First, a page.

High Tech and Lightweight Stereo With Clarion

Who says you can’t enjoy a nice stereo system in a race car? When brainstorming our Factory Five Cobra Jet Challenge project, a stereo was on the list of “must haves”. Yes it will be tracked. Yes it will be loud. But we also plan to drive the Challenge car on the street, so why not enjoy some tunes while driving? We turned to the folks at Clarion for a simple and lightweight but effective stereo for the tight confines of our Challenge car.

The Dell Venue 11 tablet PC acts as a tuning computer for our AEM Infinity as well as a stereo by utilizing the headphone jack at iTunes.

At the Dash

Cobra Jet Challenge is a high tech and clean build. Keeping with that theme, the dash needed to be as simple but as high tech as possible. The Racepak UDX display acts as the main gauge display for the car and in the center of the dash is a Dell Venue 11 tablet PC. It was very important that the tablet ran on a normal PC based operating system so that we can run our AEM Infinity directly to it as well. This means we could use the tablet for an in-dash tuning device, secondary gauge display, and of course, a stereo.

The stereo portion of the equation was very simple: install a headphone input to RCA output adapter cable and run that to the trunk. With a stockpile of music available through our iTunes library, there’d be no need for anything else.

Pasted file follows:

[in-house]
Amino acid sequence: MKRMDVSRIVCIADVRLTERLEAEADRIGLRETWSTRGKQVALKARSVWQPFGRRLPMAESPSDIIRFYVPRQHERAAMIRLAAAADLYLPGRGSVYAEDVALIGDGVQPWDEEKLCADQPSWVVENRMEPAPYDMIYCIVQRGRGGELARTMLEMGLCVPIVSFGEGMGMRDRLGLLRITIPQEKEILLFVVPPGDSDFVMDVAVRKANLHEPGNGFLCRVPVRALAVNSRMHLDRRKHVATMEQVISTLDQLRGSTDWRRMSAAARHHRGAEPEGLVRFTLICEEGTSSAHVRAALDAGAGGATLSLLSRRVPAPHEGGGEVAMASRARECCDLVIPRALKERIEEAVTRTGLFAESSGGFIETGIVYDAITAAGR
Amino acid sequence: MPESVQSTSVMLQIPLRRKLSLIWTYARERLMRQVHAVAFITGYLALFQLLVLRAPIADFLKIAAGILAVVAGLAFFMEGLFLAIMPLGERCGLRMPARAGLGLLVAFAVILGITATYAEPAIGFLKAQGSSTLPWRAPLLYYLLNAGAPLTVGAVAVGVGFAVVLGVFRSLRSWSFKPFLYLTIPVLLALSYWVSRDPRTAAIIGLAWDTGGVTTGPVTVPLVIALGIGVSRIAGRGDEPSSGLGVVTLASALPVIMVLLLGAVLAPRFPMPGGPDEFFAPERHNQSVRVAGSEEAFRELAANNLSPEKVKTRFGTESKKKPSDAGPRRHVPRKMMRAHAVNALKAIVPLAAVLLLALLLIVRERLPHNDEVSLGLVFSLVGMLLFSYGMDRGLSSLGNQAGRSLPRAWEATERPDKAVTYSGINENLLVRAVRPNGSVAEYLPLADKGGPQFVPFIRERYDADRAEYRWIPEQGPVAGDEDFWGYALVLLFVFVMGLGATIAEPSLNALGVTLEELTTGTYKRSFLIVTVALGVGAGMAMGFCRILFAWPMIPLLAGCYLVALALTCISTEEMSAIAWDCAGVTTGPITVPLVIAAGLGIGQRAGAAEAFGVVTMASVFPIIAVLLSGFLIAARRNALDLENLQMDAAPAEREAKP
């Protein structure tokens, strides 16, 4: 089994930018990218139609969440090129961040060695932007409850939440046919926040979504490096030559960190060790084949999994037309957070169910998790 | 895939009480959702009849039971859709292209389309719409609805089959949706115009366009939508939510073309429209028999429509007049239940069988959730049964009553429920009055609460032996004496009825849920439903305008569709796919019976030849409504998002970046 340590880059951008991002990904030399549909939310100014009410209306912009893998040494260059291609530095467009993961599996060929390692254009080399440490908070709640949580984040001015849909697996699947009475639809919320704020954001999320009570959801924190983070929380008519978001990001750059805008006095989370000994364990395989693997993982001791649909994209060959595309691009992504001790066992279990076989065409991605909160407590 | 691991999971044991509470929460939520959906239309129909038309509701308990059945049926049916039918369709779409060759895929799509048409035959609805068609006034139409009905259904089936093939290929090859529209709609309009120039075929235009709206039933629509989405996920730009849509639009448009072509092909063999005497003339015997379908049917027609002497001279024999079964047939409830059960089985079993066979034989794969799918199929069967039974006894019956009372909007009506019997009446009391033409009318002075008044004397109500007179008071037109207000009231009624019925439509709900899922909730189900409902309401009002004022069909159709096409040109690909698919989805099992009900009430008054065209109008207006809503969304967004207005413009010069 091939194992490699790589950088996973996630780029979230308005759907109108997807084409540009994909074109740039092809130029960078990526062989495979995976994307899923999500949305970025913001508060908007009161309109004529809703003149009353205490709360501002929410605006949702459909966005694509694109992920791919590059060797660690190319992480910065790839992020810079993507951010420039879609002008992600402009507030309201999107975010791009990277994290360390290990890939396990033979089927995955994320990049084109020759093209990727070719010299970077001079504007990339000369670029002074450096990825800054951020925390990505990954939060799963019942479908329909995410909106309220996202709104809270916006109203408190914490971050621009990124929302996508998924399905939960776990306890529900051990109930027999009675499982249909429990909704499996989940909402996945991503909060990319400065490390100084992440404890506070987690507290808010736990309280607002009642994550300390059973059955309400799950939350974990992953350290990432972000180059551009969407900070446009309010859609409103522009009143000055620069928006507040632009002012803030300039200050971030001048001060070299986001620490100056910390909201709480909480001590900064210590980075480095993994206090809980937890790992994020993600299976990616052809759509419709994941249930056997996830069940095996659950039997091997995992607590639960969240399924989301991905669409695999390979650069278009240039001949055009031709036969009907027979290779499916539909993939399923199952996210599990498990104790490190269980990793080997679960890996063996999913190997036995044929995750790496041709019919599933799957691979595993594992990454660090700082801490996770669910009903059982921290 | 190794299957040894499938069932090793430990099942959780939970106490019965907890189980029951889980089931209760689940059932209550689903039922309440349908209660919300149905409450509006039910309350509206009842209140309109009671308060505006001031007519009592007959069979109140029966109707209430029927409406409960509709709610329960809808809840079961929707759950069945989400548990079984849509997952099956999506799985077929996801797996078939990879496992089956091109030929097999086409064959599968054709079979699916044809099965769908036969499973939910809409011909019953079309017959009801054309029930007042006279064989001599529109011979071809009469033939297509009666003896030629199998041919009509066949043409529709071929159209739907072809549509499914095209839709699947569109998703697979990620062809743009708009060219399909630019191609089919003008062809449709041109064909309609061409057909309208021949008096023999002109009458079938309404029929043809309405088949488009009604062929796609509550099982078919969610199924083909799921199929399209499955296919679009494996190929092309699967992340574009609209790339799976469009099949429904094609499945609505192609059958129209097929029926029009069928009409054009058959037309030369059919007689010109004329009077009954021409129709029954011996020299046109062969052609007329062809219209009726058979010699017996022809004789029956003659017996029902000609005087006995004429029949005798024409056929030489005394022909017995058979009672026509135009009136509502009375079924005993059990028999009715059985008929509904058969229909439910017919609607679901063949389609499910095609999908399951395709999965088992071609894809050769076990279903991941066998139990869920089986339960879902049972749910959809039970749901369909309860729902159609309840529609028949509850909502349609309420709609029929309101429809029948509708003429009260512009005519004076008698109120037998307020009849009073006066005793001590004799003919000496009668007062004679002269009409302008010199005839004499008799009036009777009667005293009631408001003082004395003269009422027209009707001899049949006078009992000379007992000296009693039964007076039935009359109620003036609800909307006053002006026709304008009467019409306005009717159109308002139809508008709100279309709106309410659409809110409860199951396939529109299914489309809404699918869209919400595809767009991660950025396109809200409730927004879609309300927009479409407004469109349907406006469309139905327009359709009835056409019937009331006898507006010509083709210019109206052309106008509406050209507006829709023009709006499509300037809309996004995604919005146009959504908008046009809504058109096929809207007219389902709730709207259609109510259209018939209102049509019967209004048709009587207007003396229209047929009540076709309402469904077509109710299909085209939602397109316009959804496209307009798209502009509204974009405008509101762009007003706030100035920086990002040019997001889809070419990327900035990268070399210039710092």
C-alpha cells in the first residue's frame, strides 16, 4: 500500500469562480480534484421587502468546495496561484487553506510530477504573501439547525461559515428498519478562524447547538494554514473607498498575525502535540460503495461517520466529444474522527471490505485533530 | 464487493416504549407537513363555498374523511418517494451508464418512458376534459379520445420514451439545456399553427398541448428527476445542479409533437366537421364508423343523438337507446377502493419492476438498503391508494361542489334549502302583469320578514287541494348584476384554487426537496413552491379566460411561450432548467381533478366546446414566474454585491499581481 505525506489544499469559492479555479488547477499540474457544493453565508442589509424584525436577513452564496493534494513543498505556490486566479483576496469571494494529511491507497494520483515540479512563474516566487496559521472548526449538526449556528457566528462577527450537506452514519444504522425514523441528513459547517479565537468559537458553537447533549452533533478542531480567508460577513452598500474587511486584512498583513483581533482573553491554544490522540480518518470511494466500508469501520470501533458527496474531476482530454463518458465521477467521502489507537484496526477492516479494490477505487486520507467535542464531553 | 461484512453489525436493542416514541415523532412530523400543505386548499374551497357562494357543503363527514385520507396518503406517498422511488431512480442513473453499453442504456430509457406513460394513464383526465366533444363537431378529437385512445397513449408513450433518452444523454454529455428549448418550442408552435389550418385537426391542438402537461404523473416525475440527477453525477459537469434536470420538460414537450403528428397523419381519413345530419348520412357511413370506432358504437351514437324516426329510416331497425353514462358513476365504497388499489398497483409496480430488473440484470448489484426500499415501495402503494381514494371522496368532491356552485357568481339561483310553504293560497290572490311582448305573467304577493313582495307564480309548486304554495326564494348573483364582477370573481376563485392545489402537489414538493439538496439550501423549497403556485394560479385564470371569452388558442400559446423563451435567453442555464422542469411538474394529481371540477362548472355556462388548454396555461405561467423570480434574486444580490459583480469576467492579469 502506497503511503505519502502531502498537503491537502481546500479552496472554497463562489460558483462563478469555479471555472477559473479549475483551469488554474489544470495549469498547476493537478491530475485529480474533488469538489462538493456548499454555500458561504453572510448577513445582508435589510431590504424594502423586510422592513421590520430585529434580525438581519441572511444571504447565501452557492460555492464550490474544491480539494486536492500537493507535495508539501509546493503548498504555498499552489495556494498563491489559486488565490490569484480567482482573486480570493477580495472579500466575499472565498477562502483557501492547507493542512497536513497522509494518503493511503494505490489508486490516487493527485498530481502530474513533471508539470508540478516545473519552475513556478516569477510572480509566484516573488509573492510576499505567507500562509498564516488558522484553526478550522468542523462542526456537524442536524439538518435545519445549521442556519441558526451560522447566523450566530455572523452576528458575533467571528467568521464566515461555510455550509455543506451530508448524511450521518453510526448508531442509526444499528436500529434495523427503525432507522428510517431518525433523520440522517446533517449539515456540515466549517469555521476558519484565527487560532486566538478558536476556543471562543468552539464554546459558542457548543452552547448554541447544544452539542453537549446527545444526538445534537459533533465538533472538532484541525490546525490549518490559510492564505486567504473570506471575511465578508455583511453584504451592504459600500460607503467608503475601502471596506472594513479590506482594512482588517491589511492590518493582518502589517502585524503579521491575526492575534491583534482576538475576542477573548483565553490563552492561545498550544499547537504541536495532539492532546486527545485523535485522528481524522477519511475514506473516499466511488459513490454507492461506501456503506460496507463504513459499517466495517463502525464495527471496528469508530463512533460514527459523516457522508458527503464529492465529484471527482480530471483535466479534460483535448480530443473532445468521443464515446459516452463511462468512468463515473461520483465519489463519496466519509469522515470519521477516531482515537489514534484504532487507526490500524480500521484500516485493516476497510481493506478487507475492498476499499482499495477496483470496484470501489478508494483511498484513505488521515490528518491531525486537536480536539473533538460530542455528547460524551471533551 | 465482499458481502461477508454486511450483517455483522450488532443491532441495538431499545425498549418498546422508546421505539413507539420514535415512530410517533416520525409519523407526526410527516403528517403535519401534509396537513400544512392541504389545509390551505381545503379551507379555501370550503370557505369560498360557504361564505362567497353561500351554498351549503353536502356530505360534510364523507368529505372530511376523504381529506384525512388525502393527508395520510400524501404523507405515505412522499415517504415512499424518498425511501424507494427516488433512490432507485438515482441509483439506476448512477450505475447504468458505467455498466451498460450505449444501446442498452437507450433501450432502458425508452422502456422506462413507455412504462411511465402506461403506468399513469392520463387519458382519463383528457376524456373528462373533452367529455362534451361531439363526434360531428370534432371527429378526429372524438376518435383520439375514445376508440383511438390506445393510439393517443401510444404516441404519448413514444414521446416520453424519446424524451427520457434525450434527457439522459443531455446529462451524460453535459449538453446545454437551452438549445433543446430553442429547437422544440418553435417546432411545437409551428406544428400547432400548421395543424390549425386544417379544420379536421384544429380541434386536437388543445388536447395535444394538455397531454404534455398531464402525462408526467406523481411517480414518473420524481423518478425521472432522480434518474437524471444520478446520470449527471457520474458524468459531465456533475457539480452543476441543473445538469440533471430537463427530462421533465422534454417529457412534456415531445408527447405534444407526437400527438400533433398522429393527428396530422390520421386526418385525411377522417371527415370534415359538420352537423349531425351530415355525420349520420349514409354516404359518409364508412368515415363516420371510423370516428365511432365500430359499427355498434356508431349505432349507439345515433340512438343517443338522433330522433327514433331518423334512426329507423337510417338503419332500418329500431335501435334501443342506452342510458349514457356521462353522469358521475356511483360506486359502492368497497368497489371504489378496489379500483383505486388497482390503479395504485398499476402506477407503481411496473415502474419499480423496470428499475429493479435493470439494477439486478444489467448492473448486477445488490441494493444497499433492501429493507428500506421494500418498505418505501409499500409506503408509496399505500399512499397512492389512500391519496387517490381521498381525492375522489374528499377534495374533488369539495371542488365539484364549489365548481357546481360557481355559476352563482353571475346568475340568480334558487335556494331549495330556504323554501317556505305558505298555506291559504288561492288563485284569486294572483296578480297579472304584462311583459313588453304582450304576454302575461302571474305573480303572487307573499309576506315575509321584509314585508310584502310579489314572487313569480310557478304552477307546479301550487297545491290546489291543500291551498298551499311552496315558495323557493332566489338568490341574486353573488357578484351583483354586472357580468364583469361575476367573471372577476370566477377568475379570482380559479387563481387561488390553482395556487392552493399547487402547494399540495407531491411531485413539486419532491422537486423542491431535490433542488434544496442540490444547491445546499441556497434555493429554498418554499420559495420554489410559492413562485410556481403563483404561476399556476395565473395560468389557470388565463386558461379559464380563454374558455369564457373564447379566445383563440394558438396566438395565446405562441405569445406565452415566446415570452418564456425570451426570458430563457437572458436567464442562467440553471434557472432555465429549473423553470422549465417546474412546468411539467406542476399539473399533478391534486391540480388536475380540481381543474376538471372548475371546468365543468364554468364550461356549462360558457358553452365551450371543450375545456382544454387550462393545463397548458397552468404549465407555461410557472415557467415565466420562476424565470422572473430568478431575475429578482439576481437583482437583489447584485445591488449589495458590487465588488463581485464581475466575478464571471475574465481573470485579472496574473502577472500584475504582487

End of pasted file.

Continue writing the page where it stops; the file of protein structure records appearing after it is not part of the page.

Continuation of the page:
Powering it all 

XC1410 Specs

  • 300 Watts of Maximum Power Output
  • 75 Watts x 4 Channel @ 2-Ohms
  • 50 Watts x 4 Channel @ 4-Ohms
  • Selectable Sensitivity LOW/HIGH
  • Class D Power Supply and Output Stages
  • Power MOS-FET Switching Transistors
  • Soft Turn-On and Turn-Off Circuitry
  • Ground Loop Isolation Circuit
Giant amplifiers that were at the height of the big stereo movement of the 90s are no longer needed to supply high quality, clean, and powerful music. Weighing in at a mere three pounds the XC1410 has a nearly non-existent foot print of  7-1/8 (W) × 1-3/8 (H) × 2-3/4 (D).

There’s no complexity when it comes to wiring — power, ground, switched 12-volts, and the speakers. Since we’re only running two speakers, the other two were simply tied up.

The XC1410’s claim to fame is its MOS-FET amplification technology, which Clarion describes as: Metal Oxide Semiconductor Field Effect Transistor amplification. Smaller and more efficient than conventional power supplies, a MOS-FET amplification circuit delivers power with less distortion and zero on/off switching noise. This means you can crank up the volume or set it to easy listening. Either way, your sound will be crystal clear.

Projecting the Tunes

The rear firewall of our Challenge car is the perfect place to house two speakers. It’s also right by your head to help overcome the open cabin wind and loud exhaust noises. We went with a pair of Clarion’s SRG1623R 6.5-inch two-way speakers. The 40-watts RMS (260-watts peak) power handling was going to mesh well with our micro amp’s 50-watt output.

The speaker installation couldn't have been easier. With the two 6.5-inch holes cut and two wires attached on each speaker, they are simply screwed into the rear firewall.